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Atrium earns an 'A' for bottle sealing

Induction sealing was so effective at three other plants that food supplement maker Atrium added a fourth machine at its new plant in Wautoma, WI. A fifth machine is expected shortly.
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FILED IN:  Machinery  > Inspection  > Checkweighers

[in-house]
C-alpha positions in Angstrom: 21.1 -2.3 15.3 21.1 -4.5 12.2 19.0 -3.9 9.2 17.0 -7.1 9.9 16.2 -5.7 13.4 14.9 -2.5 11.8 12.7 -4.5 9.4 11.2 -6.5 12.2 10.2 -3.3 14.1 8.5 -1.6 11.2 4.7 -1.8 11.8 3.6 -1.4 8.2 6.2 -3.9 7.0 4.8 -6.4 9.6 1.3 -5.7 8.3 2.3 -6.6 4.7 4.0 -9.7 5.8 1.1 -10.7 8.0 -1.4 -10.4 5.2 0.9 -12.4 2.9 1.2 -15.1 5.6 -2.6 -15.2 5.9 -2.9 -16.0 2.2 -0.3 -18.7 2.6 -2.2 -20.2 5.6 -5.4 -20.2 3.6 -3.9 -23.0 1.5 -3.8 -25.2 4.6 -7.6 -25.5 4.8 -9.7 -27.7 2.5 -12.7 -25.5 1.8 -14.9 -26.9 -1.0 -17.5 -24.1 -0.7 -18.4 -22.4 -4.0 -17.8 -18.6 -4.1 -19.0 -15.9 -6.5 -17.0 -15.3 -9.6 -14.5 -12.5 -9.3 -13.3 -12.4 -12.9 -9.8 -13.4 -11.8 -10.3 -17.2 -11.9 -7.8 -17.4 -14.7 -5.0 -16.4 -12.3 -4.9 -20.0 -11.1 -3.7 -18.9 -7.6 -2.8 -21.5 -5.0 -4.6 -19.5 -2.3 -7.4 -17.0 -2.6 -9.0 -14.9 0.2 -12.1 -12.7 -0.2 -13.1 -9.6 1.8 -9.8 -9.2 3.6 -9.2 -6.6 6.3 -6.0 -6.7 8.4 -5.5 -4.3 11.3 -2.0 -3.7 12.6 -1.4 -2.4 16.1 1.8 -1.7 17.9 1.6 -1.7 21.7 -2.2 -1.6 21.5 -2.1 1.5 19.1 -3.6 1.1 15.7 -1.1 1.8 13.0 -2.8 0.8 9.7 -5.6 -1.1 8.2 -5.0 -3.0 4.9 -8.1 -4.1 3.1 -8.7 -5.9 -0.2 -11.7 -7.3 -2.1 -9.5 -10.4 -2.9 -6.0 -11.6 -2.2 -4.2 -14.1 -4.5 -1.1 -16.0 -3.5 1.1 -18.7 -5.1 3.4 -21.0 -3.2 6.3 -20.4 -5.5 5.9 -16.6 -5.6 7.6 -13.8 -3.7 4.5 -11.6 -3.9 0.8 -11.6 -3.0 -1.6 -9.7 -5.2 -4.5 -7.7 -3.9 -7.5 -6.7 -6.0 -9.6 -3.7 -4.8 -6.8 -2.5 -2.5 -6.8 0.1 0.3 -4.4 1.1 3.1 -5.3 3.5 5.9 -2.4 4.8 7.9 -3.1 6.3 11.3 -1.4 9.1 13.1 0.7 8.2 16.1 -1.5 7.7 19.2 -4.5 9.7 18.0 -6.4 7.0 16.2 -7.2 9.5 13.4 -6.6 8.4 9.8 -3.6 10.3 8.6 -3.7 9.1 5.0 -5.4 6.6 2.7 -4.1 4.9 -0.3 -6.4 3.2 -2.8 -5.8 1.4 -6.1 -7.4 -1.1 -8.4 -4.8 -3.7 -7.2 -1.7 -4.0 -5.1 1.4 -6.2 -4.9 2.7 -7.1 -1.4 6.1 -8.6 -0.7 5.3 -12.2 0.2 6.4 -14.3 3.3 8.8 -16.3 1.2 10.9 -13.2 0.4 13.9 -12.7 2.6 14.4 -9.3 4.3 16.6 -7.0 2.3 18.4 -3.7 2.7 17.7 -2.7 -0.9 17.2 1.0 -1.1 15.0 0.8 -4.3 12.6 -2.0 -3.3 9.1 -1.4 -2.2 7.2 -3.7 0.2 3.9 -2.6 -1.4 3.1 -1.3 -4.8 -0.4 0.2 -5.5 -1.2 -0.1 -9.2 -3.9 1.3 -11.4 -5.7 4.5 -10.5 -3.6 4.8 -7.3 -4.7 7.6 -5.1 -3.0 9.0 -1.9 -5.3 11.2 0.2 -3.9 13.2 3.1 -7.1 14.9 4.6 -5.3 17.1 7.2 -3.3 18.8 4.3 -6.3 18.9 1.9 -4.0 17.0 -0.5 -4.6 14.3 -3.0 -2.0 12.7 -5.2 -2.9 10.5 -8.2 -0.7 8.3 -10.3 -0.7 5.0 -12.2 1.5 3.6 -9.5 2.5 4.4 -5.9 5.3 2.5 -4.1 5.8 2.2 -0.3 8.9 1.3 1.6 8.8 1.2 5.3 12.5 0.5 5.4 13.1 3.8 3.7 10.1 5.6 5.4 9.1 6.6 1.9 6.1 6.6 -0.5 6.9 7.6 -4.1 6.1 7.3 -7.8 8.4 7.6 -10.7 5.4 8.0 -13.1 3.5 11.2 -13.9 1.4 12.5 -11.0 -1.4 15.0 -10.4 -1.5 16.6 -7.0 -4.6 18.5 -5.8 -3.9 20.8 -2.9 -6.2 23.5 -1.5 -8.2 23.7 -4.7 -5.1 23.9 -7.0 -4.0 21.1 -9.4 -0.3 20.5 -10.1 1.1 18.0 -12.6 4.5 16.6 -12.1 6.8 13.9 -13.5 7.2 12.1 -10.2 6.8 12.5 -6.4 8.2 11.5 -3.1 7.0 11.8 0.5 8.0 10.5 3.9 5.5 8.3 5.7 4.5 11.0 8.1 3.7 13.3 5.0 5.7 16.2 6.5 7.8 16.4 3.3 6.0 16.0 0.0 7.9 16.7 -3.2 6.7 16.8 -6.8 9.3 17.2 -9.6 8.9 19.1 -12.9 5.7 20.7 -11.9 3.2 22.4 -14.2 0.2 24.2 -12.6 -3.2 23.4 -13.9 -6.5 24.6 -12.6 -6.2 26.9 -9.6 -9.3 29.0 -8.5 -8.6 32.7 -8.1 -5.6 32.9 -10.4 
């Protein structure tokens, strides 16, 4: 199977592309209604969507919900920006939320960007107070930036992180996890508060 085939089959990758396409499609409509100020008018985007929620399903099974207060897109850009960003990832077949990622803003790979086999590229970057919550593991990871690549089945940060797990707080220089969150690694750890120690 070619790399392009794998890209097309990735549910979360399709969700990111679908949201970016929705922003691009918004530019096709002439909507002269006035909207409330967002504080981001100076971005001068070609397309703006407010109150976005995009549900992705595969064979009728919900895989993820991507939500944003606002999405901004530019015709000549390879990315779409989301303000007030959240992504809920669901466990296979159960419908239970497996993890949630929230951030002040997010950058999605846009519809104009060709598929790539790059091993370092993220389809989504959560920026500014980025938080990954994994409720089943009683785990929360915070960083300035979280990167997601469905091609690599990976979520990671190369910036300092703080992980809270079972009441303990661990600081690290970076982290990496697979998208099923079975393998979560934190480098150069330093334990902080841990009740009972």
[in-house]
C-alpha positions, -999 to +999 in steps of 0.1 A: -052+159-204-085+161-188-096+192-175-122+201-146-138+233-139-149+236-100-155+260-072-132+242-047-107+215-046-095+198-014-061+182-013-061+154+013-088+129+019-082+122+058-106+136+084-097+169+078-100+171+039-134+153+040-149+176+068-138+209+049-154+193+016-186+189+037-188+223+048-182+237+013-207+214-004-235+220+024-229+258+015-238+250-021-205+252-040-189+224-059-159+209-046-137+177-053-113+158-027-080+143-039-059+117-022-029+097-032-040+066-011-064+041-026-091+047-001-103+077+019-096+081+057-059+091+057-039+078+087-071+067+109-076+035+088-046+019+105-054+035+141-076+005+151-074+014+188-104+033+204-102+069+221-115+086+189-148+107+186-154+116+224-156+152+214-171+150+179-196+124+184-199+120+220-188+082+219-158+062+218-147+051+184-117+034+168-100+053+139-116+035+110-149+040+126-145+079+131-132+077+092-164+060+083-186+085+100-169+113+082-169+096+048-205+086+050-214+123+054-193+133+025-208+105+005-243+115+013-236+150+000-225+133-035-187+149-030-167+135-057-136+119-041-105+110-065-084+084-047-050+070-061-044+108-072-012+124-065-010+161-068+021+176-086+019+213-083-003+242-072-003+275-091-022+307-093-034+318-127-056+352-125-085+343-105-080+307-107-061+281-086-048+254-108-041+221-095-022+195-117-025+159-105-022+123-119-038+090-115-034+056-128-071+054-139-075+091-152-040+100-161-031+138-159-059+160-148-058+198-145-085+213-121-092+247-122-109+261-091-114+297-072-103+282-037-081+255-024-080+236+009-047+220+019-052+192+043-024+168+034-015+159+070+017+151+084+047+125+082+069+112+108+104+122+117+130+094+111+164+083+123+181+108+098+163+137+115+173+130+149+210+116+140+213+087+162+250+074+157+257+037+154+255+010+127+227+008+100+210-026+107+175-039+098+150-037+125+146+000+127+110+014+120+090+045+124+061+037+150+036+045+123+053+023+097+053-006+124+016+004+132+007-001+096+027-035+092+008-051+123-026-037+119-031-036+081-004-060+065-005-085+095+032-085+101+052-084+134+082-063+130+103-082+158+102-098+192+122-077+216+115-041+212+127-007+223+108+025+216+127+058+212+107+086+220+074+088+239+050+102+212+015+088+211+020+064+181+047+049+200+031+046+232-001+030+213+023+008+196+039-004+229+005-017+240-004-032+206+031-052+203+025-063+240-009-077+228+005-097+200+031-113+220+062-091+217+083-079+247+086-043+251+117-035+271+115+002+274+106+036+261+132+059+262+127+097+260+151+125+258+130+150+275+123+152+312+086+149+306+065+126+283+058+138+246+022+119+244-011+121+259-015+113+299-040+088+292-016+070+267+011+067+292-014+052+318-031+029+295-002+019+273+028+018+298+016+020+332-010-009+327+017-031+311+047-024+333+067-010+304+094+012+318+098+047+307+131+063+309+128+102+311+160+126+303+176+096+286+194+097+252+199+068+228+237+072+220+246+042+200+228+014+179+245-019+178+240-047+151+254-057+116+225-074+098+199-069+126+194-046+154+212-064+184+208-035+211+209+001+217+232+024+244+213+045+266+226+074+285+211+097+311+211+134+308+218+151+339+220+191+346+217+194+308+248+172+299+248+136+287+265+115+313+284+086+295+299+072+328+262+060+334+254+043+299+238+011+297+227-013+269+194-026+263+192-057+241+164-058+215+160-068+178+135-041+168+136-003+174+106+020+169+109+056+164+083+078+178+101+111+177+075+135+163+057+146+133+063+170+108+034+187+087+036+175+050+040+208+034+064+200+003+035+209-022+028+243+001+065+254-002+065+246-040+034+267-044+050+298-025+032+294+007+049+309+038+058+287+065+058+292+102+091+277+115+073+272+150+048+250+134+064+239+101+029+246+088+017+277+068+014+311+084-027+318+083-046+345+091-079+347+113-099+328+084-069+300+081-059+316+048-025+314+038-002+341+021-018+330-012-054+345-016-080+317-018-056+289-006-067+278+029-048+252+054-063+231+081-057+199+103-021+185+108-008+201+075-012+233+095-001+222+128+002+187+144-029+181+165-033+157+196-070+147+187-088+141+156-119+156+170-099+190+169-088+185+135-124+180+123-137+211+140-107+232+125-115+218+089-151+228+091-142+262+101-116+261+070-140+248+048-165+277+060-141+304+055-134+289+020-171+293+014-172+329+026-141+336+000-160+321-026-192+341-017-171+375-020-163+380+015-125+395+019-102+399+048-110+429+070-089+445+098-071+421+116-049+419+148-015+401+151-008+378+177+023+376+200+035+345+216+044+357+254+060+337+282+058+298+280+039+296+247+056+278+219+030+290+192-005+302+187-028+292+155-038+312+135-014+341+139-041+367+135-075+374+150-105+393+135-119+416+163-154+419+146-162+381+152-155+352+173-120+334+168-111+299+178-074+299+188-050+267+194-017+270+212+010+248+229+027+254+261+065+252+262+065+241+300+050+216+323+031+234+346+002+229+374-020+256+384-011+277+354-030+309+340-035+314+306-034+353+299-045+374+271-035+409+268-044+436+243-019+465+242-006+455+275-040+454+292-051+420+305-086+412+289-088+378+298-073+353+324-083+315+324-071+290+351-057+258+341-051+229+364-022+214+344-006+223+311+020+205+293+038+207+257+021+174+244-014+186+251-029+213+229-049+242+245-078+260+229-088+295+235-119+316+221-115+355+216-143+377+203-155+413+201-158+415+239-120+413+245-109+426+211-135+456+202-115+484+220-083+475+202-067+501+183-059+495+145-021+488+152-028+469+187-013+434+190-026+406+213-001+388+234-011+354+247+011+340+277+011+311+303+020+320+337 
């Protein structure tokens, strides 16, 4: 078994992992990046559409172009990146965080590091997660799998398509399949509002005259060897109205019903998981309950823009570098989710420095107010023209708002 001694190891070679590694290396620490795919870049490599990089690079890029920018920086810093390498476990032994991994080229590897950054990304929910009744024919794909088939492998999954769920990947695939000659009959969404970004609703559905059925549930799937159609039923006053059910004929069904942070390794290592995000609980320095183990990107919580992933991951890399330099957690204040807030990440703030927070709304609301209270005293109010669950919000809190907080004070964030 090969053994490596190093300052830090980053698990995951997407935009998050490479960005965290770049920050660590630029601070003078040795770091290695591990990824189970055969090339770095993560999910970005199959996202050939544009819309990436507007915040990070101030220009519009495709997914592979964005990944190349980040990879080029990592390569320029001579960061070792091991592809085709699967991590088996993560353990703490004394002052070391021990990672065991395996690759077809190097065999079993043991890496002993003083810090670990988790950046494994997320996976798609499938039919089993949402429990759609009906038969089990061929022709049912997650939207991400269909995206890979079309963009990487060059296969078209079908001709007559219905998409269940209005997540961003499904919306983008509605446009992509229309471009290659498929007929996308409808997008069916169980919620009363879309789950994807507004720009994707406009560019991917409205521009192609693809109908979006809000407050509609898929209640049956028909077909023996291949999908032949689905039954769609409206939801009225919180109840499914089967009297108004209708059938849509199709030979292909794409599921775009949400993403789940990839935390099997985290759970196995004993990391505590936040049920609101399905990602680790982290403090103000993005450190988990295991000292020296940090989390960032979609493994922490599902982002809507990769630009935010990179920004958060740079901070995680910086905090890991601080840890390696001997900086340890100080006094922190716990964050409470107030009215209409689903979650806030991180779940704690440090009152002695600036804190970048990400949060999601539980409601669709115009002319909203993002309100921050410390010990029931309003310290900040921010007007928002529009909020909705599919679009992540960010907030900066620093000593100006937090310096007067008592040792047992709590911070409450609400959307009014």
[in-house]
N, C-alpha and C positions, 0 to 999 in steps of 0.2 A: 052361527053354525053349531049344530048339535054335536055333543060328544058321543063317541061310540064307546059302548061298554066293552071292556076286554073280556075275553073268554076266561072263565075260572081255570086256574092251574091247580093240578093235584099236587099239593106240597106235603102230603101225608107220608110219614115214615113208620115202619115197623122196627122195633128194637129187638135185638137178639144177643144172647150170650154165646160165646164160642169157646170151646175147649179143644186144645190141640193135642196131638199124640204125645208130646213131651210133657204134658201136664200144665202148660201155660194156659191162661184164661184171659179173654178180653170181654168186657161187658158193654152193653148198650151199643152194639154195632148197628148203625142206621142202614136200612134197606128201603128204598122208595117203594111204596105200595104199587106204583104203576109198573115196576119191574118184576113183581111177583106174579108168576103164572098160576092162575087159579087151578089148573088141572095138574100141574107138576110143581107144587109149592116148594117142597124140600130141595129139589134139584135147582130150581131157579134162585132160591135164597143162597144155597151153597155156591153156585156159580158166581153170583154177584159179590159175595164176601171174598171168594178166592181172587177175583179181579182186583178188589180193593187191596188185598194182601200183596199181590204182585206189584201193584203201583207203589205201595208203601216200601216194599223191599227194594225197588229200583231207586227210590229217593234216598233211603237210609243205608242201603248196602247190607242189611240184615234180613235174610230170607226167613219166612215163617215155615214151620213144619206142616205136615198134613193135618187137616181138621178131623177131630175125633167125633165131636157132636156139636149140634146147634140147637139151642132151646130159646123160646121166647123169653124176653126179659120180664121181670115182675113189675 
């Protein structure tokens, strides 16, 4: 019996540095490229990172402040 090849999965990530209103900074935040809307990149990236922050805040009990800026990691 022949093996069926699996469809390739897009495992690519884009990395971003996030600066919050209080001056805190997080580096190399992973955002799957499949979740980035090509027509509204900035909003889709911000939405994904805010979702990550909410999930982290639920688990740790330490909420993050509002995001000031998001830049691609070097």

Late last year food supplement maker Atrium opened its newest manufacturing/ packaging facility in Wautoma WI. The plant produces the company's Atrium-brand tablets and capsules sold primarily to physicians and chiropractors. The 22 sq' Wautoma building houses three lines. And although the plant is still in start-up mode its automatic line produces between 10 and 15 bottles a day. (Two smaller lines handle limited production.) Critical to the automated line are a Pillar Technologies (Hartland WI) 2211-R induction cap sealer and a Deitz (Wall NJ) DABF2-108" capsule/tablet counter/filler. "We produce 500 or more different supplement products" says James Sommers president of the seven-year-old Coloma WI-based firm. "We operate six plants in Wisconsin and Illinois and we now have four Pillar sealing units. We've never experienced a problem with them" he responds when questioned about why he added the 2211-R at the new Wautoma plant. At Wautoma tablets are pressed and capsules are filled during processing. The Deitz machine then counts the appropriate amount of tablets and fills them into plastic or glass containers. Atrium relies on a variety of vendors and materials for the FDA-approved bottles. Filled bottles are capped with what Sommers refers to as a "J" cap that's supplied with a film/aluminum foil/film inner seal again supplied by multiple vendors. "The snap-cap includes a tear strip that works in conjunction with the induction seal to provide proof-positive tamper evidence" he points out. After caps are applied operators snap the closure onto the bottle which then passes under an induction coil that emits a magnetic field. The foil and plastic of the liner is heated with the bottom layer of film bonding to the lip of the bottle forming a hermetic seal. Induction sealing does not loosen the cap Sommers says so no retorquing is necessary. Besides the Atrium product line for professionals the firm also produces a Nutri-Pak line for health food stores and a Club-Nutri line for direct mail sales. For nearly all its products induction sealing is a vital part of the packaging process. "We induction seal about 75 percent of our products" says Sommers. "Only our smaller bottles that contain less than 100 cc are not induction sealed and that's because bottles that accommodate the J-cap are not yet available. We don't fill those bottles at Wautoma. At Atrium we've used Pillar machines for about four years and they've done quite a job for us." As further proof the company president tells PW "We'll soon add another Pillar sealer at Wautoma."

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